Samela Sateré-Mawé: ‘We want to occupy the state’


At age 26, the young leader from Amazonas celebrates the arrival of indigenous women to positions of power, but notes that the ‘struggle continues.’

Samela Sateré-Mawé, 26, is a young leader who was born in the state of Amazonas.

She grew up in an urban setting in Manaus and was involved in the Sateré-Mawé Association of Indigenous Women (Amism), a groundbreaking institution in female leadership. The association was created by her mother, Regina, who remains one of her main influences in the day-to-day struggle as a traditional leader in the region.

During the COVID-19 pandemic, with the increase in disinformation, Samela, who is a communicator and biology student, became an important Amazonian voice in favor of vaccines.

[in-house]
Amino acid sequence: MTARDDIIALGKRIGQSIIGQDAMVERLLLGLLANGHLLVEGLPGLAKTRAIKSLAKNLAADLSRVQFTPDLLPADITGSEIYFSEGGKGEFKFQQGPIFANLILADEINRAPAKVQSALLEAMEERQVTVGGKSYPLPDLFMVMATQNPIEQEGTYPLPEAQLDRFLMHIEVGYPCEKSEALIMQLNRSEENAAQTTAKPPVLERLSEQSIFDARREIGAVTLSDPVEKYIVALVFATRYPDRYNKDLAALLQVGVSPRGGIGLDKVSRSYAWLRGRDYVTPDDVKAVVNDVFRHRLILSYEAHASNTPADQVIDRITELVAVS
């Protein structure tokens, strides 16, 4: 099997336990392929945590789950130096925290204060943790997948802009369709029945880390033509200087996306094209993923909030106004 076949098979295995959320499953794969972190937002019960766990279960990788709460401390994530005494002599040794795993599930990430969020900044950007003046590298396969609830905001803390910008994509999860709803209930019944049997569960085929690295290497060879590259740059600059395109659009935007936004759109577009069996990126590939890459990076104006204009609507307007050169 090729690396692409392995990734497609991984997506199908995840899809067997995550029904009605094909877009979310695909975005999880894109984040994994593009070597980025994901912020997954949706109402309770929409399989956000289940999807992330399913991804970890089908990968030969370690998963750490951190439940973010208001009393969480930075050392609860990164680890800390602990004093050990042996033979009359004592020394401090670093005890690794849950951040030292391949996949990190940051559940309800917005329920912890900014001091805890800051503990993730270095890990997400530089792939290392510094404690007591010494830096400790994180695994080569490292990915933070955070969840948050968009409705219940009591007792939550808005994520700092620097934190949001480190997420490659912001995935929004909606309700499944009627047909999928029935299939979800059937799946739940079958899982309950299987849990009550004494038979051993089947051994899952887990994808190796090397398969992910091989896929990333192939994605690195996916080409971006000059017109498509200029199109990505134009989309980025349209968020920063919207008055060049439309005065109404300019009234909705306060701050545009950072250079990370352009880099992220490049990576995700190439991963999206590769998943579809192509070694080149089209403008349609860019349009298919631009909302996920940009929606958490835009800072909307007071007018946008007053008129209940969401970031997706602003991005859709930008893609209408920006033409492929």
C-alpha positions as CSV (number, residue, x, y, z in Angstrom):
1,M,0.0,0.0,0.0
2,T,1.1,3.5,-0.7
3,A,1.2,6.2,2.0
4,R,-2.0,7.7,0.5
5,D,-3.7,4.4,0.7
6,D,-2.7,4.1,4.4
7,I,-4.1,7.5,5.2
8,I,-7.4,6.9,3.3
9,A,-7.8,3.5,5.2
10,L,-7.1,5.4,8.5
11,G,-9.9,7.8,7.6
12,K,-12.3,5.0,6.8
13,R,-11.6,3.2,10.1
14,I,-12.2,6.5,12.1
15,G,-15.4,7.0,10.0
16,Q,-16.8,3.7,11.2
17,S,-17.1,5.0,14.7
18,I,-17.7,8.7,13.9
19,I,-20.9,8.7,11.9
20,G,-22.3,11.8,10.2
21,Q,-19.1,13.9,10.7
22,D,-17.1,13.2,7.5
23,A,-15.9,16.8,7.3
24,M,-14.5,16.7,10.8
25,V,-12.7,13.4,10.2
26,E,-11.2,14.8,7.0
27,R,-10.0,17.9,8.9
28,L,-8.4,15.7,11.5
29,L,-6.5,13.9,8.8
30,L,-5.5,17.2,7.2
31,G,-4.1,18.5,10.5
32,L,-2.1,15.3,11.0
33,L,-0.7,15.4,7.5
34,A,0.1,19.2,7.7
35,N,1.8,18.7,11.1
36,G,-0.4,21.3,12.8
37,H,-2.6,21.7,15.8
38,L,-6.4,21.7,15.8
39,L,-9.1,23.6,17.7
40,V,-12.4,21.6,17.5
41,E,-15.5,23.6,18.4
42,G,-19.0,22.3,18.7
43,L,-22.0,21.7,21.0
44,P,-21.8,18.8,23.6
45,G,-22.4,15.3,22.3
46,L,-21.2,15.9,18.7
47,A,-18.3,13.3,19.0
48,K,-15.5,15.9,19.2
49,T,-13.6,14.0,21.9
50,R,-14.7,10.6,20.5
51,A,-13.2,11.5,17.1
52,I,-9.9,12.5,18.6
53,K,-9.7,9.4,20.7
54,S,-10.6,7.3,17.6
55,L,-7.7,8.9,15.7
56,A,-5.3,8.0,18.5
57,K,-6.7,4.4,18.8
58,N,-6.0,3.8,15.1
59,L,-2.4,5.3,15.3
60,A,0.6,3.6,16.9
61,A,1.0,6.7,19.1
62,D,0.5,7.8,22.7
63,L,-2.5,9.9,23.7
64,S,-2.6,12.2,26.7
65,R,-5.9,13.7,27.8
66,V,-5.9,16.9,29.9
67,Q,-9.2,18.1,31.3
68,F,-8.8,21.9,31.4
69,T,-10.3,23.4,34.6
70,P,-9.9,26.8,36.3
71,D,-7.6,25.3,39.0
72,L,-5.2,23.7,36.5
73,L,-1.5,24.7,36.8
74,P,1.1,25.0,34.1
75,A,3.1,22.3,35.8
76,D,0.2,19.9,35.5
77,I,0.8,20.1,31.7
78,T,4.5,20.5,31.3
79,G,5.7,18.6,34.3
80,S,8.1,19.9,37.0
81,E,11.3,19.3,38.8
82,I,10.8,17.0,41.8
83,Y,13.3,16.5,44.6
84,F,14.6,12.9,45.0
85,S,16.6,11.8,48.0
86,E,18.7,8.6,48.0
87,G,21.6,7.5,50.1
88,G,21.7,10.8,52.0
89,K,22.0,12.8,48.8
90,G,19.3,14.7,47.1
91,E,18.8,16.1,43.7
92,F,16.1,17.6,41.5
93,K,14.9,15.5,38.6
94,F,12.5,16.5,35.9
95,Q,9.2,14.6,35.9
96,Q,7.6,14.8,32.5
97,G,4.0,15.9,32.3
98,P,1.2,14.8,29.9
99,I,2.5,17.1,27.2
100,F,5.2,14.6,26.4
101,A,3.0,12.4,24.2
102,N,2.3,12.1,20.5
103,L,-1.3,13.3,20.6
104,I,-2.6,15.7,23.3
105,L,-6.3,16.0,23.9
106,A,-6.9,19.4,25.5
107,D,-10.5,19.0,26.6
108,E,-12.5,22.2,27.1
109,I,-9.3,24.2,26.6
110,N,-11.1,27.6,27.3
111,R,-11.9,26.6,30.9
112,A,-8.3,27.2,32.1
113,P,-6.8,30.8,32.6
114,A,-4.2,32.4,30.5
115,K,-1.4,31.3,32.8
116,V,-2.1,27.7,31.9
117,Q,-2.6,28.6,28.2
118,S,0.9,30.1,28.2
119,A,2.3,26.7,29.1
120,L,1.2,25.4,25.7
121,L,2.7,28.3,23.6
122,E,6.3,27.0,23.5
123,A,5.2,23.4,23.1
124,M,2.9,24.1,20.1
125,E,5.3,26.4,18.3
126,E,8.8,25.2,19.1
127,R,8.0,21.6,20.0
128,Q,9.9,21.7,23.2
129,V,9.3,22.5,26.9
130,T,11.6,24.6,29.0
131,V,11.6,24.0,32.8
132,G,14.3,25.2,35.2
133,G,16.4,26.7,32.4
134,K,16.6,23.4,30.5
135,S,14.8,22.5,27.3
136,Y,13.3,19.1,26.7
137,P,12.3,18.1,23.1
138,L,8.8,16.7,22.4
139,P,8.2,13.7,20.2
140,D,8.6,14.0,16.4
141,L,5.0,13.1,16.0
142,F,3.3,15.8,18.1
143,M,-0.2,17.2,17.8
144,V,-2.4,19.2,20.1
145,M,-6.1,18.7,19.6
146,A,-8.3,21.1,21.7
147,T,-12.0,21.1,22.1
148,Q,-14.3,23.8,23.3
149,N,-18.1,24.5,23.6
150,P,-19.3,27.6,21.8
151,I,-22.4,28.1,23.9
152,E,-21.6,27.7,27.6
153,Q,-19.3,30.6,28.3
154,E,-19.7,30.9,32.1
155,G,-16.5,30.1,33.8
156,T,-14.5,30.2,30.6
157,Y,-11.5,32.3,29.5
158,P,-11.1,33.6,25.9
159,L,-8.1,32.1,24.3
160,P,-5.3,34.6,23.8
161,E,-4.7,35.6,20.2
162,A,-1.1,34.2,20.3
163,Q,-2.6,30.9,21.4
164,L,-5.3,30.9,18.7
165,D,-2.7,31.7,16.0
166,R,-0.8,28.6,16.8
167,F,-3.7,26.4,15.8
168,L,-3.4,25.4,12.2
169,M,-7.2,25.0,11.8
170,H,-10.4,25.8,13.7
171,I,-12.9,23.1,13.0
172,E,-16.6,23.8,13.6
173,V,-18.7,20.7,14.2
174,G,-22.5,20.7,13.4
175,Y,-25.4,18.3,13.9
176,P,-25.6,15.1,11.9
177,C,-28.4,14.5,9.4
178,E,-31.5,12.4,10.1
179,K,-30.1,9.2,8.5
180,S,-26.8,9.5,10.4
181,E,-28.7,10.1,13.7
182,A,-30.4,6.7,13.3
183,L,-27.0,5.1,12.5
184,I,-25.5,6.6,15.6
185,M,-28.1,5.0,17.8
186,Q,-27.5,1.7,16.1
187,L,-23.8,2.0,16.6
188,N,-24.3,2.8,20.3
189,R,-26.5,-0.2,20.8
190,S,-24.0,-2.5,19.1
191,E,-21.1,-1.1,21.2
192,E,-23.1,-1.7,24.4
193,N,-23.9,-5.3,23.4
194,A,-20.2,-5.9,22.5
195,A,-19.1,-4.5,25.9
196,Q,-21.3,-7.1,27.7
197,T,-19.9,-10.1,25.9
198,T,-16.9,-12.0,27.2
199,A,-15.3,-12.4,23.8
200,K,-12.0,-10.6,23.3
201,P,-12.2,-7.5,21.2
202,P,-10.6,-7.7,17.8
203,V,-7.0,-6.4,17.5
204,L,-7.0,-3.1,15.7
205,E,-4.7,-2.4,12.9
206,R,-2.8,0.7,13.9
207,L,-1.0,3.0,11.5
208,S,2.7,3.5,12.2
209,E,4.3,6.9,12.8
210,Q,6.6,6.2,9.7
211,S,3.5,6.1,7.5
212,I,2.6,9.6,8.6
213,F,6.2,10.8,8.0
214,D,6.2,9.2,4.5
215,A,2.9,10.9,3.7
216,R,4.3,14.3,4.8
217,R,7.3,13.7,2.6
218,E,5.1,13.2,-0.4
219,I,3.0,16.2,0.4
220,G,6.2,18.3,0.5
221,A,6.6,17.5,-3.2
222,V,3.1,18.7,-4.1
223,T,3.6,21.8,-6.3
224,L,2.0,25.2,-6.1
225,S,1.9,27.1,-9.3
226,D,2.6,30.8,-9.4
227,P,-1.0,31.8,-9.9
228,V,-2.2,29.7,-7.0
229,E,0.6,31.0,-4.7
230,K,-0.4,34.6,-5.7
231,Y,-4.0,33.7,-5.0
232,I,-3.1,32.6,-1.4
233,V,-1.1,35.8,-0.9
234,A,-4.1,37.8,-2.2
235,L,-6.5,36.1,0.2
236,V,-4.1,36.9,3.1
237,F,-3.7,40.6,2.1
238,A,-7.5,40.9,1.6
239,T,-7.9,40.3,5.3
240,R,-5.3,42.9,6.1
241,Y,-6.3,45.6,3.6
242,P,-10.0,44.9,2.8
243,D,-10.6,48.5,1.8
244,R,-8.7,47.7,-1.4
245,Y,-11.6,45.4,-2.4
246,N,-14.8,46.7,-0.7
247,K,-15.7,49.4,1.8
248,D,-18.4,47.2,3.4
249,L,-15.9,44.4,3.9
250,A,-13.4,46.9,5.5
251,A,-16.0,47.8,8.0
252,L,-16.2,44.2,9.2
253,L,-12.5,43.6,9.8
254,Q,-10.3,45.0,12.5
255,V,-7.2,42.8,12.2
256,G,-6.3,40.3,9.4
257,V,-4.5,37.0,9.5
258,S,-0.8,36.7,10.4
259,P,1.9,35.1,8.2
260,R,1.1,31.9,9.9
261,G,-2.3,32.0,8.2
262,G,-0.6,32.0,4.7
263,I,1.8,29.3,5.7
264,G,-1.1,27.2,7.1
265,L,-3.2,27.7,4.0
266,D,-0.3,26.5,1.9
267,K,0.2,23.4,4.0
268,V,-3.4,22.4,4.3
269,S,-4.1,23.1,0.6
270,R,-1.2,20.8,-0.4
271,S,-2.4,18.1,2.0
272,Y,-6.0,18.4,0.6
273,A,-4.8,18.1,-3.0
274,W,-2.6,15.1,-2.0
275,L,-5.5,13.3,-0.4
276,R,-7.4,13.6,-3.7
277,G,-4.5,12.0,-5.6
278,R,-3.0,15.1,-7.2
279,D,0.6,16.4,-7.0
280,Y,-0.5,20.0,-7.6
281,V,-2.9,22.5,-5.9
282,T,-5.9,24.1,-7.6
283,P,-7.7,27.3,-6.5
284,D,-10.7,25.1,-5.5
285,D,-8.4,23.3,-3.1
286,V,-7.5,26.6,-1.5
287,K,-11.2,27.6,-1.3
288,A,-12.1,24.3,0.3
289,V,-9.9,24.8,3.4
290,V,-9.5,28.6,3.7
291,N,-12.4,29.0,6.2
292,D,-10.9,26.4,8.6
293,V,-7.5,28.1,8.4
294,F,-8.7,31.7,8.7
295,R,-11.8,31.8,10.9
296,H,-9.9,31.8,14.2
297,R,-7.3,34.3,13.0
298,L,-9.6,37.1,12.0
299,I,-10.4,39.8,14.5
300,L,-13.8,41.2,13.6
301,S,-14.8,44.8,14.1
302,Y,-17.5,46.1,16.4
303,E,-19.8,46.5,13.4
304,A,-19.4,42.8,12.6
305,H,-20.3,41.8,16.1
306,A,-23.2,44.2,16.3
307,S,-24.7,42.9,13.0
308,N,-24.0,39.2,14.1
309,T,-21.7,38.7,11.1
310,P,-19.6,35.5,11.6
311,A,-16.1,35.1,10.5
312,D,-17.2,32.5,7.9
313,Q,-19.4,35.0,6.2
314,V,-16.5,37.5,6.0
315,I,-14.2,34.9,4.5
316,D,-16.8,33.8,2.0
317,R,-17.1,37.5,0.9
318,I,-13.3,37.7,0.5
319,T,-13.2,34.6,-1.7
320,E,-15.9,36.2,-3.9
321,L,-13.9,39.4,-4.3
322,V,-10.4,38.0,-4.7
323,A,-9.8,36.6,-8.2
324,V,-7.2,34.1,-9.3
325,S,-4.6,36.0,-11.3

I started communicating on social networks about the masks that we were producing during the pandemic and I gained visibility. Later, I started breaking down the news along with other young people from all over Brazil on the platform Reload.

Samela believes that the moment in which we're living, with indigenous women in positions of power in the federal government, is just the beginning.

In 34 years of democracy, we have never participated in these spaces of debate within the government and now we have this opportunity.

Despite the progress, the young female leader believes that the space is small: Of the 513 representatives elected in 2022, five are indigenous. Still, the first few months of 2023 saw the creation of the brand new Ministry of Indigenous Peoples (MPI), headed by Sonia Guajajara.

The struggle continues. We don't just want a ministry. We want to one day have a female president of the country and more of our people as representatives in the National Congress, in the legislative assemblies and city councils. We want to occupy the State.

REPORTING Emily Costa TEXT AND EDITING Carolina Dantas PHOTOS Raphael Alves/IMF Photo; Bruno Kelly / InfoAmazonia; Amazônia Real; Tomaz Silva/Agência Brasil; André Guajajara; Bitate Uru Eu VISUAL IDENTITY Clara Borges ASSEMBLY Luiza Toledo TRANSLATION Matthew Rinaldi